What would Freud say?

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At a press conference yesterday, Paul Ryan announced that he won't be running for re-election this fall, explaining that

uh to be clear I am not resigning
I intend to full my serve term as I was elected to do
but I will be retiring in January
leaving this majority in good hands with a-
what I believe is a very bright future

The video indicates that Mr. Ryan was reading a  pre-composed statement, and his delivery also has the tone and rhythm of reading rather than spontaneous speech — perhaps with a few interpolations, such as the hedge "what I believe is" apparently interpolated between "with" and "a very bright future".

So it's surprising to hear the word-exchange error between serve and full. I haven't been able to find relevant estimates, but such errors are surely rare in reading by practiced political performers like Mr. Ryan — and when they occur, they're usually going to be flagged in the press, as this one was.

It's true that exchange errors in speech often involve swapping nearby words, as indicated in this plot from Gary Dell, "Speaking and Misspeaking", 1995:

On the other hand, it's less common to exchange words of different lexical categories, like serve and full in "full my serve term". Thus Dell et al., "Connectionist models of language production: lexical access and grammatical encoding", Cognitive Science 1999:

Word substitutions and exchanges tend to involve words of the same grammatical class, such as “please pass the fork,” in which “fork” replaces “salt,” keeping the utterance grammatical while altering its meaning. Within a frame-and-slot model, exchanges across grammatical classes such as “please salt the pass ” are unlikely because they involve two violations: a noun in a verb slot and a verb in a noun slot.

And that's not the only puzzling slip in this performance — here's a bit of the earlier context:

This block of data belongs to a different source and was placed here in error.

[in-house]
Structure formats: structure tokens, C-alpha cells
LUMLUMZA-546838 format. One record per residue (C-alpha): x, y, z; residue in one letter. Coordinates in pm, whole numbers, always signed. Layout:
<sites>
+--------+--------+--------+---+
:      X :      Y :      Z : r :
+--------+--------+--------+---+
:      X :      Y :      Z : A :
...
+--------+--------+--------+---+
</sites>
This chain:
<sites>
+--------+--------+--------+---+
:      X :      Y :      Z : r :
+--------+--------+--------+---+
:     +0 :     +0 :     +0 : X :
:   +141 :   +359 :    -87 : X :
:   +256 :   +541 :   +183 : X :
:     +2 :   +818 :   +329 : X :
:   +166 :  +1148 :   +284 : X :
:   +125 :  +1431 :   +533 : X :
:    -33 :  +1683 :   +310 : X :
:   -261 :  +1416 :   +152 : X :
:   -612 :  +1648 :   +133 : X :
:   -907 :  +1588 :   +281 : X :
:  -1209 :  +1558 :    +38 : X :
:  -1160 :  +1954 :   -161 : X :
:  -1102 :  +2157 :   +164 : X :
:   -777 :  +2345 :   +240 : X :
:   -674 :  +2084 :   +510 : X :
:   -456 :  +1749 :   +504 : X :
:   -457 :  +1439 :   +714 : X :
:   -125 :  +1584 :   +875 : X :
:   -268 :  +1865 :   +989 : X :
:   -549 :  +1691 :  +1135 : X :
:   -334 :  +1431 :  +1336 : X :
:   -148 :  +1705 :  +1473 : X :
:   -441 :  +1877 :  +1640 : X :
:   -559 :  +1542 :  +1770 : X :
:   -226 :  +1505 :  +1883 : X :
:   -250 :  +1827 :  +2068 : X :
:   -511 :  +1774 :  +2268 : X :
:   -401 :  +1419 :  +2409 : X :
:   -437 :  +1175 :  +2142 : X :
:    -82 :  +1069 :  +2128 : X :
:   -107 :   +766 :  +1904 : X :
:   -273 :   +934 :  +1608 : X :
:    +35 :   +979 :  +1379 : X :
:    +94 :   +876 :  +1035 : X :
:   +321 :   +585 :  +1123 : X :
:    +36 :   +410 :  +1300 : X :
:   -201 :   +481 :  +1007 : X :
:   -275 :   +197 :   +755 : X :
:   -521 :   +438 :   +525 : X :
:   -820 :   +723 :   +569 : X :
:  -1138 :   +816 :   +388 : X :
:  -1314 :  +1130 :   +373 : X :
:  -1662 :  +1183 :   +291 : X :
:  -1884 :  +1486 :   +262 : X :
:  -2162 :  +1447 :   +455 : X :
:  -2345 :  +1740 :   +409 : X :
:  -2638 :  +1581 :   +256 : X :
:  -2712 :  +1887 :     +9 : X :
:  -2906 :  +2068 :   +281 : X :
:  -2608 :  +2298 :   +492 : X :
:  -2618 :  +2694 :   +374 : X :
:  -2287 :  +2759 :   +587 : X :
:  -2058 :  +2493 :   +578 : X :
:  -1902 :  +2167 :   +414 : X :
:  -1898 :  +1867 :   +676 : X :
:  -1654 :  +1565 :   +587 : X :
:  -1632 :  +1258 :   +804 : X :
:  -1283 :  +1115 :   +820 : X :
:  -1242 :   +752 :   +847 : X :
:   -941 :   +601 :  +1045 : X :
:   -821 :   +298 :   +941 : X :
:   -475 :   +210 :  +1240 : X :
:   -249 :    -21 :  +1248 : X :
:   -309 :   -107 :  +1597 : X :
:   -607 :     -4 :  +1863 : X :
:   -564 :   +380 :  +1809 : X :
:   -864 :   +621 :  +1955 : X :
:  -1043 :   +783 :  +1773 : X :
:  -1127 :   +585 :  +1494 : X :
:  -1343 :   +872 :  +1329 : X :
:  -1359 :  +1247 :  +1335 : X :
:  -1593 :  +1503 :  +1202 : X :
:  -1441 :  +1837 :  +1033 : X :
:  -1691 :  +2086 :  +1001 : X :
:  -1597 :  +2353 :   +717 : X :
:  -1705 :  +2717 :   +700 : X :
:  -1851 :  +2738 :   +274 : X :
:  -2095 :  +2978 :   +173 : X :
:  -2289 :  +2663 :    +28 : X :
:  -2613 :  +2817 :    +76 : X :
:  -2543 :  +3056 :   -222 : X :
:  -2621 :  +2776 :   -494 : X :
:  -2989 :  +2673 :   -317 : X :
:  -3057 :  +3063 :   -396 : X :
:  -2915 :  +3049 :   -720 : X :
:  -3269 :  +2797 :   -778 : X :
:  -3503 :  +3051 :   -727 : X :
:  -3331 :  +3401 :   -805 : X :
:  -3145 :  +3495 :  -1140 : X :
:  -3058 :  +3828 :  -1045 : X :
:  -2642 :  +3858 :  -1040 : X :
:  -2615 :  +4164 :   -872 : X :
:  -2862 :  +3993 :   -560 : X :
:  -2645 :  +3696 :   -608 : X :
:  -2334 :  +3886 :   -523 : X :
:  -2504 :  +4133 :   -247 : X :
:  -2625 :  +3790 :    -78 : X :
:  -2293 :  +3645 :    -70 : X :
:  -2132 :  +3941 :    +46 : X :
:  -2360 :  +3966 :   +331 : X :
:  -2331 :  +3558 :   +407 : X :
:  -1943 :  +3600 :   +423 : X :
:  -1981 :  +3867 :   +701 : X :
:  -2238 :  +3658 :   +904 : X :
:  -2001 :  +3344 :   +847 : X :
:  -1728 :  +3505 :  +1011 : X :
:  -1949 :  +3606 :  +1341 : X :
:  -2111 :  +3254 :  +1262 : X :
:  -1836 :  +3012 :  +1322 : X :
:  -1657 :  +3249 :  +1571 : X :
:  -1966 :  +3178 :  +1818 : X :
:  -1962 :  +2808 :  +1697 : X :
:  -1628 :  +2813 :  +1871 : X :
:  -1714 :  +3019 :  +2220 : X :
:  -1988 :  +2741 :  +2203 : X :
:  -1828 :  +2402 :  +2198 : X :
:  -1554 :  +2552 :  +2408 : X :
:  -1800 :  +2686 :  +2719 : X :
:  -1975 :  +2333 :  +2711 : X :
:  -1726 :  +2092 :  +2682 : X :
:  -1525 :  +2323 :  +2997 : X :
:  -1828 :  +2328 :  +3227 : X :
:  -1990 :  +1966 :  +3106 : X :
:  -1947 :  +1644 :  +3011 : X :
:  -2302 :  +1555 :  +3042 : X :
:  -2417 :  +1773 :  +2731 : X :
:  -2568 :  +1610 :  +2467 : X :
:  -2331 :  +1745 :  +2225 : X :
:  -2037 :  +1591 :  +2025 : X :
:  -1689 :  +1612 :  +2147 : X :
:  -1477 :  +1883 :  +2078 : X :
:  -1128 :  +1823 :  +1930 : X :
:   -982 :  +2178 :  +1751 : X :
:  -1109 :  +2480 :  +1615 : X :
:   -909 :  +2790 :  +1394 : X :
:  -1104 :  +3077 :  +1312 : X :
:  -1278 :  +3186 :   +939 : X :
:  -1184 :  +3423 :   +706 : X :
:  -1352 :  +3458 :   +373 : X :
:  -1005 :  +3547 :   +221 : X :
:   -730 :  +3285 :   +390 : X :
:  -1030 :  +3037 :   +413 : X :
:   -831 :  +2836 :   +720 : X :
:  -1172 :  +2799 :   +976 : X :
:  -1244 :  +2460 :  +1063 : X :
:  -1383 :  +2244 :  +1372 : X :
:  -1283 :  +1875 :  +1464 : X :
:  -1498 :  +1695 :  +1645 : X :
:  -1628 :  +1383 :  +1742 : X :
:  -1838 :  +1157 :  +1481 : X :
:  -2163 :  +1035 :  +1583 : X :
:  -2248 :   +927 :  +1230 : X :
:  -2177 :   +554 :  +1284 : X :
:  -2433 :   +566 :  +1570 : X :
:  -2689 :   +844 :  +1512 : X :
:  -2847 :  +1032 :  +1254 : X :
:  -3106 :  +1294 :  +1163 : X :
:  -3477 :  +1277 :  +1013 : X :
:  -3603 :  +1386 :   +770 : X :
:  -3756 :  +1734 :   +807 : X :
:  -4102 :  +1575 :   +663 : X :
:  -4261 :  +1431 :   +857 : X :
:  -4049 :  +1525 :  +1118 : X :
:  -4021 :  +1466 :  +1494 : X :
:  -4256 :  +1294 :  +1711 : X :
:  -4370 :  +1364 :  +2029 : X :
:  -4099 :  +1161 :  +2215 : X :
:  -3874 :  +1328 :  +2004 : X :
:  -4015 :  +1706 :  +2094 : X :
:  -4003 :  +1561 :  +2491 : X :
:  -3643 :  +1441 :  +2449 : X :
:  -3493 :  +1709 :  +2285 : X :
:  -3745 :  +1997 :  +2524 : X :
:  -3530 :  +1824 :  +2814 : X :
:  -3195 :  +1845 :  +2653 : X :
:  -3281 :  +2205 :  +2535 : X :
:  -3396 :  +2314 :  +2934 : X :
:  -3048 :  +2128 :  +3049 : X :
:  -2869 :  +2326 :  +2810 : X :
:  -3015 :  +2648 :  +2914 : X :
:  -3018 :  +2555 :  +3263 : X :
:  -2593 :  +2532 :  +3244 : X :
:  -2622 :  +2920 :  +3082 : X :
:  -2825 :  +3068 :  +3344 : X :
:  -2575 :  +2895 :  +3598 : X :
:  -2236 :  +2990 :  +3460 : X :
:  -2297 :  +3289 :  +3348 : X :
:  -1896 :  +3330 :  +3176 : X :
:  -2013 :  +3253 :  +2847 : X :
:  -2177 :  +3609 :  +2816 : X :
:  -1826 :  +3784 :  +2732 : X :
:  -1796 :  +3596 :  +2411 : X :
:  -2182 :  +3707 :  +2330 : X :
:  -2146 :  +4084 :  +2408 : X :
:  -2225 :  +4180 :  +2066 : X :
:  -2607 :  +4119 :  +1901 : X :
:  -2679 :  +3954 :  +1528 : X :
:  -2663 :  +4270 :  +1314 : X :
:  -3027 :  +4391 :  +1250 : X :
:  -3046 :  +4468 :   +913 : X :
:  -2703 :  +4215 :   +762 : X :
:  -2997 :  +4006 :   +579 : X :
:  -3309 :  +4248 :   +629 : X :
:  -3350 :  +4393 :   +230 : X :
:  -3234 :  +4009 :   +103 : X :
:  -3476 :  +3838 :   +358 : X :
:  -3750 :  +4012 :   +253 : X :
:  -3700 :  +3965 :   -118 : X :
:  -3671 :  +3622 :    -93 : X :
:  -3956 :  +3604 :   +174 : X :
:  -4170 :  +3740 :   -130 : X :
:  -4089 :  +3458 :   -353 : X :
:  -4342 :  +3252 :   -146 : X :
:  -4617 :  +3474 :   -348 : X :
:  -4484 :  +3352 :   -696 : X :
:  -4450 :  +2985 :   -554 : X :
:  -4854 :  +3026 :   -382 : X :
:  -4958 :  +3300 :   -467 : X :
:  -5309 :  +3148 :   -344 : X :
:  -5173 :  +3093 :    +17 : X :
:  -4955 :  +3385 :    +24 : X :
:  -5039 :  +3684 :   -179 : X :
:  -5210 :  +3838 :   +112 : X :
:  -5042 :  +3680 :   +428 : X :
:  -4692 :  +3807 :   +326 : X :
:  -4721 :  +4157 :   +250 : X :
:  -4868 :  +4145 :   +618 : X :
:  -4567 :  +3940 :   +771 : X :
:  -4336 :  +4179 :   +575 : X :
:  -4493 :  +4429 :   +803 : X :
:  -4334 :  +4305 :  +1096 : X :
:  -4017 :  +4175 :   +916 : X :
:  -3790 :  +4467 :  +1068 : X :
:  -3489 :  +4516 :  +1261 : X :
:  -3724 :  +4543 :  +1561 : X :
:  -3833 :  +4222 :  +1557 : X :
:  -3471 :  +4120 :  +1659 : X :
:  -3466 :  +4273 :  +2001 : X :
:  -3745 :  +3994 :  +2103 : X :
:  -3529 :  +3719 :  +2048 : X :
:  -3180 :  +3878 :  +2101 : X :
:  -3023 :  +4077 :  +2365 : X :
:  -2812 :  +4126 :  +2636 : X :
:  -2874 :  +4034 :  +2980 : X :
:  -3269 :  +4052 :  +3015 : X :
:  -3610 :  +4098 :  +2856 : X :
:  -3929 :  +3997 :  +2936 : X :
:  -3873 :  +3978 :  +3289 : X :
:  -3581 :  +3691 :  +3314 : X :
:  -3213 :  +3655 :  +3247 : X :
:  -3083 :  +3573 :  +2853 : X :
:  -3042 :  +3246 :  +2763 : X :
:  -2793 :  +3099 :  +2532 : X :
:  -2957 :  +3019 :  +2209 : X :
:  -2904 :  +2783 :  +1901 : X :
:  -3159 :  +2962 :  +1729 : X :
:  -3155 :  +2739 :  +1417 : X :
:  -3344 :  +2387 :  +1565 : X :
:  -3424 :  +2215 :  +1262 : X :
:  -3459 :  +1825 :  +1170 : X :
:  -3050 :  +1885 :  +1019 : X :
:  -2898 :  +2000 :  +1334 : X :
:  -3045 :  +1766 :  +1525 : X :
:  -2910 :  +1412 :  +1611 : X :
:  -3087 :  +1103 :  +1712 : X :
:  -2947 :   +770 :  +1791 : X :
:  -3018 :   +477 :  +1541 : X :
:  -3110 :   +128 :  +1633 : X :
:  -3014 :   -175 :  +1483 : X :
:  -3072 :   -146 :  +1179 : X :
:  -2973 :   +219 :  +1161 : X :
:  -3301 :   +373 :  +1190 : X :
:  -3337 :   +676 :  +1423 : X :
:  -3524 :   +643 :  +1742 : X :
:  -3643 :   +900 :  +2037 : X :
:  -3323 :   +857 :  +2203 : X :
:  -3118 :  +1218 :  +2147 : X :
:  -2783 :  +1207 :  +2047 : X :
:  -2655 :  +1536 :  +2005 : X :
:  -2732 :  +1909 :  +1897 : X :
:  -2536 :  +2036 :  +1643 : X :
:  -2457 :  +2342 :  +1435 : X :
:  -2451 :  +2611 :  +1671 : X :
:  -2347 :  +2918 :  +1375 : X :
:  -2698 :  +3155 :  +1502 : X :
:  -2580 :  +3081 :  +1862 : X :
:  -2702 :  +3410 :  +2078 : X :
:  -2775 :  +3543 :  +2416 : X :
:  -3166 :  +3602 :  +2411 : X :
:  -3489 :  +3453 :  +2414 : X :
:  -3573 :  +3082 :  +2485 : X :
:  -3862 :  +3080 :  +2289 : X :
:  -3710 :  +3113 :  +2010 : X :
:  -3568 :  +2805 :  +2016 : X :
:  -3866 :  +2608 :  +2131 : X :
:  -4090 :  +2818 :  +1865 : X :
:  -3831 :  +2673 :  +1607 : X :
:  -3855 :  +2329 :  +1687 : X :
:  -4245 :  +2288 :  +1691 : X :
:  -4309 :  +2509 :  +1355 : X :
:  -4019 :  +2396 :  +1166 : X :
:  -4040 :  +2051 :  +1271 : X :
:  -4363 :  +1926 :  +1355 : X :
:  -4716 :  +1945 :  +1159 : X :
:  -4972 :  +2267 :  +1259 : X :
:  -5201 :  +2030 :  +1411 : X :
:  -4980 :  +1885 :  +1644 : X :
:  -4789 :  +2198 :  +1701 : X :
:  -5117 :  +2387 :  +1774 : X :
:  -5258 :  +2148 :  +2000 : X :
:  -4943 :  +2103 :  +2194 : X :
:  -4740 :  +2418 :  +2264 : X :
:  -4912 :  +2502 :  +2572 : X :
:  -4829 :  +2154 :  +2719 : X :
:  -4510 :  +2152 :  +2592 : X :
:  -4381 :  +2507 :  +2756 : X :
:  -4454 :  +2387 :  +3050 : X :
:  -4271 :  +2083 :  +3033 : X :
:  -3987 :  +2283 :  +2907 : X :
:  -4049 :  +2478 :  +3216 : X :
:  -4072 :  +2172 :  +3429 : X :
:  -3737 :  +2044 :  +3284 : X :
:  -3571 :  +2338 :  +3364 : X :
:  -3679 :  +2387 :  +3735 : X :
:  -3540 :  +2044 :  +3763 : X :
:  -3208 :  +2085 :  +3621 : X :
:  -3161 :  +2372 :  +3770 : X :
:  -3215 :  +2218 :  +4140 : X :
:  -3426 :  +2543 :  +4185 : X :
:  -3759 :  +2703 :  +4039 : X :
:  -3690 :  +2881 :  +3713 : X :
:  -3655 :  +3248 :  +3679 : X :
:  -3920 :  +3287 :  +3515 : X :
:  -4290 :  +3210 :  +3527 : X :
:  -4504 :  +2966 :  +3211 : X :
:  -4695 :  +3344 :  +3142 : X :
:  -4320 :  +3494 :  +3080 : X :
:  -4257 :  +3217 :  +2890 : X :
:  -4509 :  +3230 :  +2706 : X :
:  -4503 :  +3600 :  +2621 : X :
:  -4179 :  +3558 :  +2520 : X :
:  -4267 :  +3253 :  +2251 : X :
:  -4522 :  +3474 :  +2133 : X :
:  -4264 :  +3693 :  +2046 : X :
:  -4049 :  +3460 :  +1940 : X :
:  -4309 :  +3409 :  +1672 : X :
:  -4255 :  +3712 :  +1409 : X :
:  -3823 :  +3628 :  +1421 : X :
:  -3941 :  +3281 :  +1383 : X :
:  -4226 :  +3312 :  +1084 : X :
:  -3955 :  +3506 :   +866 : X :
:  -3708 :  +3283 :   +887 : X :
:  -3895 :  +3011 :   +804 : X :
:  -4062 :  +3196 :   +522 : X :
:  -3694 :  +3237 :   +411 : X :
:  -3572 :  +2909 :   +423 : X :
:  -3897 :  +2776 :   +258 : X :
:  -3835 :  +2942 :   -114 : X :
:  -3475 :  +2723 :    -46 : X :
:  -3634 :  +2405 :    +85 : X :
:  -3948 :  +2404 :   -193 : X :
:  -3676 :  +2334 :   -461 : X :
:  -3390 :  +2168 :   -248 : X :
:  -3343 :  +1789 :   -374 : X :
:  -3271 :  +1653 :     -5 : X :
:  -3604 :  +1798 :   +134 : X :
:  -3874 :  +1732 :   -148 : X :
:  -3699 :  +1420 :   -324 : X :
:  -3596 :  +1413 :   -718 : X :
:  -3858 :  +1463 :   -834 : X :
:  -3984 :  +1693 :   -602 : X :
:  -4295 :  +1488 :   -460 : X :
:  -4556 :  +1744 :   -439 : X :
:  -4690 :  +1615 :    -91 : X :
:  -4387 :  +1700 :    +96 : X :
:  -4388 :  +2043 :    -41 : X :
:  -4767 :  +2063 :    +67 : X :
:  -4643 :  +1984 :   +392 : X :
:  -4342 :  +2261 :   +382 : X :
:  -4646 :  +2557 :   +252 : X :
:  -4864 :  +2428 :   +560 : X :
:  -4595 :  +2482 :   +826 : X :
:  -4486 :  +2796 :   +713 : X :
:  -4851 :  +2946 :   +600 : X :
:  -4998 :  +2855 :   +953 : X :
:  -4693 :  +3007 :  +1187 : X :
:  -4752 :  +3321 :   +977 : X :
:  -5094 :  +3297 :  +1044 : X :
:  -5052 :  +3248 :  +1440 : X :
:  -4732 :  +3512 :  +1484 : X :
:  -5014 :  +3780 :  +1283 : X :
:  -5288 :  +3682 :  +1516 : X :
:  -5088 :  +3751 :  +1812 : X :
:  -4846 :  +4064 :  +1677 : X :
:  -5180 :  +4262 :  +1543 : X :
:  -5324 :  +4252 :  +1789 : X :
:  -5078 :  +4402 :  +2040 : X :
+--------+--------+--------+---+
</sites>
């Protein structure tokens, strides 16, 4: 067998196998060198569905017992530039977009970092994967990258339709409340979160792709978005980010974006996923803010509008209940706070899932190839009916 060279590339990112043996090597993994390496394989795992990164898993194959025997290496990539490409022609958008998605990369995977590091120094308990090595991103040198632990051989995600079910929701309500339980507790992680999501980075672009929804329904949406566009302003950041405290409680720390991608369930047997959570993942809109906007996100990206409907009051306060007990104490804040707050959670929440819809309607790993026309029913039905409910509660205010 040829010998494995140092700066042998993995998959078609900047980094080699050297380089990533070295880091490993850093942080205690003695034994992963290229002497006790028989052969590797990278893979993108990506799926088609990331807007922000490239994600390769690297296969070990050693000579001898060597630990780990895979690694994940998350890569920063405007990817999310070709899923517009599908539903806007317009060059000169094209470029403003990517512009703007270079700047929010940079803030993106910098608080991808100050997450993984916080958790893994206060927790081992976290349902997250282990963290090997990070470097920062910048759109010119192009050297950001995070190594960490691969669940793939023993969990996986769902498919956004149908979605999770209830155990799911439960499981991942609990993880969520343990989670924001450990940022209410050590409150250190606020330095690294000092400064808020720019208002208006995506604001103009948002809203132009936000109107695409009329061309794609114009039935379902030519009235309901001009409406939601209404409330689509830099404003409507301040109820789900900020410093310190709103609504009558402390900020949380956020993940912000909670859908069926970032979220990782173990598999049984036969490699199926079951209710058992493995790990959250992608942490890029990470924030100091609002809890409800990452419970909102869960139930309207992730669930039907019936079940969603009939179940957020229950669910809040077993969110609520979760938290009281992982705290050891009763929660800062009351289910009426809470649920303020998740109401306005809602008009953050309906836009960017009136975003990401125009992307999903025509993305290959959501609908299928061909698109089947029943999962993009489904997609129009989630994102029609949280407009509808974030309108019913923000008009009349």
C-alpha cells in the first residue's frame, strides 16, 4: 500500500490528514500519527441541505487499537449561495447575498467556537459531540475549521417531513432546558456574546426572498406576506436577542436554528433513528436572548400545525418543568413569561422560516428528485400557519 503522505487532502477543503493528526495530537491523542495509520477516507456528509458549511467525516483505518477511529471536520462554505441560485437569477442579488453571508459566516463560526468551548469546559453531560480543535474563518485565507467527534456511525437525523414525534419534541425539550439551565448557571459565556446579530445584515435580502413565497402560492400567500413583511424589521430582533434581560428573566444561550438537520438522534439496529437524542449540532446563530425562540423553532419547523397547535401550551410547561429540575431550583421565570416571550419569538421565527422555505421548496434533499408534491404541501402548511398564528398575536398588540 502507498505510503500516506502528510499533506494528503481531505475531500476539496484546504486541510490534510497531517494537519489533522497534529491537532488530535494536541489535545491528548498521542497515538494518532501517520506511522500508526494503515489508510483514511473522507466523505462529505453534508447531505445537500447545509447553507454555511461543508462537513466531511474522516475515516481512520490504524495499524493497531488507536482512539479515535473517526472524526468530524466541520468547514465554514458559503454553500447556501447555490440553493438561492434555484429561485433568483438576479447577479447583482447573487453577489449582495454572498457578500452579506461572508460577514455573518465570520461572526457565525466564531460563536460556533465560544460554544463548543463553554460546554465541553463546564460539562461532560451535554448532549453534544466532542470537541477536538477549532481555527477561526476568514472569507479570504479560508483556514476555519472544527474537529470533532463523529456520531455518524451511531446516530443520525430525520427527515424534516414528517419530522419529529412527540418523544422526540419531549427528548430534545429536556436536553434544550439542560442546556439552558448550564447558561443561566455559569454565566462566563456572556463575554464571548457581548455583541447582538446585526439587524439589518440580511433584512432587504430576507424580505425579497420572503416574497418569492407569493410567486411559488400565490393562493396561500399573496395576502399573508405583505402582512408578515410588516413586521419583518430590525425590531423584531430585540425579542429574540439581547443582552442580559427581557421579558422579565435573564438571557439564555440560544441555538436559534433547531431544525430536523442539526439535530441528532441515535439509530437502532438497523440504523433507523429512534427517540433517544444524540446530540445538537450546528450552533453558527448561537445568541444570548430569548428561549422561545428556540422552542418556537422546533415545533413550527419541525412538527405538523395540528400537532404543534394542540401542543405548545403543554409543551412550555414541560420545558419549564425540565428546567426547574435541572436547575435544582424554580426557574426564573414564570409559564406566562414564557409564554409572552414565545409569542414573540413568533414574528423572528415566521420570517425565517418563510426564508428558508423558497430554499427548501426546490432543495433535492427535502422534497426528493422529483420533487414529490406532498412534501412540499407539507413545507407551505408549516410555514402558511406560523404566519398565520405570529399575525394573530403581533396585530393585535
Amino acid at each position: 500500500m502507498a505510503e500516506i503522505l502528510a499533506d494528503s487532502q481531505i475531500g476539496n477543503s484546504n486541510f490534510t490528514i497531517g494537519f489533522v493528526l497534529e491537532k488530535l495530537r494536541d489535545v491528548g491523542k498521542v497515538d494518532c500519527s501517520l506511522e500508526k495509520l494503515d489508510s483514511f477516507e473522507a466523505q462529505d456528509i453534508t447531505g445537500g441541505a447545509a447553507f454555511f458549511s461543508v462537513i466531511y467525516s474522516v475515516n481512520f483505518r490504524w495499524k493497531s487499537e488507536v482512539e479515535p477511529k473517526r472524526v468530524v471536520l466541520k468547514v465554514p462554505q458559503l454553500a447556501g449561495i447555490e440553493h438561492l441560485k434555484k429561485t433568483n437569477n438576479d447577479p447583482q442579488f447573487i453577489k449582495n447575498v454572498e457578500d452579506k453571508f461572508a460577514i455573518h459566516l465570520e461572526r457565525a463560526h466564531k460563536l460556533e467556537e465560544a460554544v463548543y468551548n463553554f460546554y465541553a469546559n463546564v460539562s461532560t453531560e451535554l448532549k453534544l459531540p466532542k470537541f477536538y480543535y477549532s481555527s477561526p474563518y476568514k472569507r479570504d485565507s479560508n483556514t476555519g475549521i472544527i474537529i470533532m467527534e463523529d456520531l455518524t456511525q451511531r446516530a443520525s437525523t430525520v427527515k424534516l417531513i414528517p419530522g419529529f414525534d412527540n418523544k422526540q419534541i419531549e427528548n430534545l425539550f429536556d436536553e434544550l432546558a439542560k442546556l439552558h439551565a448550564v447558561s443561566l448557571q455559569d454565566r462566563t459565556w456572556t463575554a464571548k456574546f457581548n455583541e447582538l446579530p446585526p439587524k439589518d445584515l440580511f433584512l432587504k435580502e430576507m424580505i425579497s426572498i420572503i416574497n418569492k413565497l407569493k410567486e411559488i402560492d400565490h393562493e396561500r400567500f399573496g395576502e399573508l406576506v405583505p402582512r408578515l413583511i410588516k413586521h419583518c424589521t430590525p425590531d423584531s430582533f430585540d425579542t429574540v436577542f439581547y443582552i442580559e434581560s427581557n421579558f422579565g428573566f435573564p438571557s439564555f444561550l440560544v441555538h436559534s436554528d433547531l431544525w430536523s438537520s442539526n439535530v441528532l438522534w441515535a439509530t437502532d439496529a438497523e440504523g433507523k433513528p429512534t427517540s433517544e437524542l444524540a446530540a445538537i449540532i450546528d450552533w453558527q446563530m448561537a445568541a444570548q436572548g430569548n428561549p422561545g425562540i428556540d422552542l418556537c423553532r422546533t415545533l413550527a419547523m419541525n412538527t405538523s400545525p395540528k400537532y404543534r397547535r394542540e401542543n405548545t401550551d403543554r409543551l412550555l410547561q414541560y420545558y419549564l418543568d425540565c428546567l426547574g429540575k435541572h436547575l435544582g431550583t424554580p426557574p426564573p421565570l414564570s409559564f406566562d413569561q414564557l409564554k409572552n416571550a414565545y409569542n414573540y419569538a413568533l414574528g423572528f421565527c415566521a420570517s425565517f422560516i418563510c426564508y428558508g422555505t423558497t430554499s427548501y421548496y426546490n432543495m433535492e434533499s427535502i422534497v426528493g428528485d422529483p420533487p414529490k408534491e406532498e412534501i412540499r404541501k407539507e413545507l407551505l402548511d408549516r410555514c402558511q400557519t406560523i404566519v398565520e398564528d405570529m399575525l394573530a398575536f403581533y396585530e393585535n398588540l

this has been one of the two greatest honors of my life
the job provides incredible opportunities
what- it- the truth is
it's easy for it to take over everything in your life
and you can't just let that happen
because there are other things in life that can be ((flitting)) as well
namely your time as a husband and a dad
uh that's why today I am announcing that this year will be my last one as a member of the house

"Flitting"? That's what it sounds like he said:

Maybe a blend of fitting and fleeting? Anyhow, the lowered F2 in the region just after the release of the [f] is hard to explain in another way:

Speech errors are popularly known as "Freudian slips", due to the influence of their treatment in Sigmund Freud's 1901 work  Zur Psychopathologie des Alltagslebens ("On the Psychopathology of Everyday Life"). Over the last 50 years or so, psycholinguists have called this view seriously into question. From Dell's 1995 "Speaking and Misspeaking":

Most people associate the study of speech errors with Freud and with the claim that slips result from a conflict between what one plans to say and some unconscious intention. […] In fact, the orthodox Freudian view of speech errors has at least three problems. First, the approach is characterized by interpretation of slips after the fact. […] The second problem is that, when one looks informally for psychodynamic influences in slips that are collected from unbiased sources such as tape recordings, one is hard-pressed to find them, So, Freudian interpretations may be hard to come up with for most real slips, even when one tries after the fact. Finally, even if we grant that slips are psychodynamically caused, we are going to have to acknowledge that this perspective offers little insight into the complexity of the data. As we will show, speech errors come in all shapes and sizes, but we can make sense of this complexity only by adopting an alternative perspective, one that focuses on the structure of language and its use.

The alternative to the Freudian view that this chapter develops is that the characteristics of slips are the result of the information-processing requirements of producing language. We will thus try to explain why someone says "prevent" instead of "present," not by discovering their repressed wishes but by explicating the task  of utterance generation.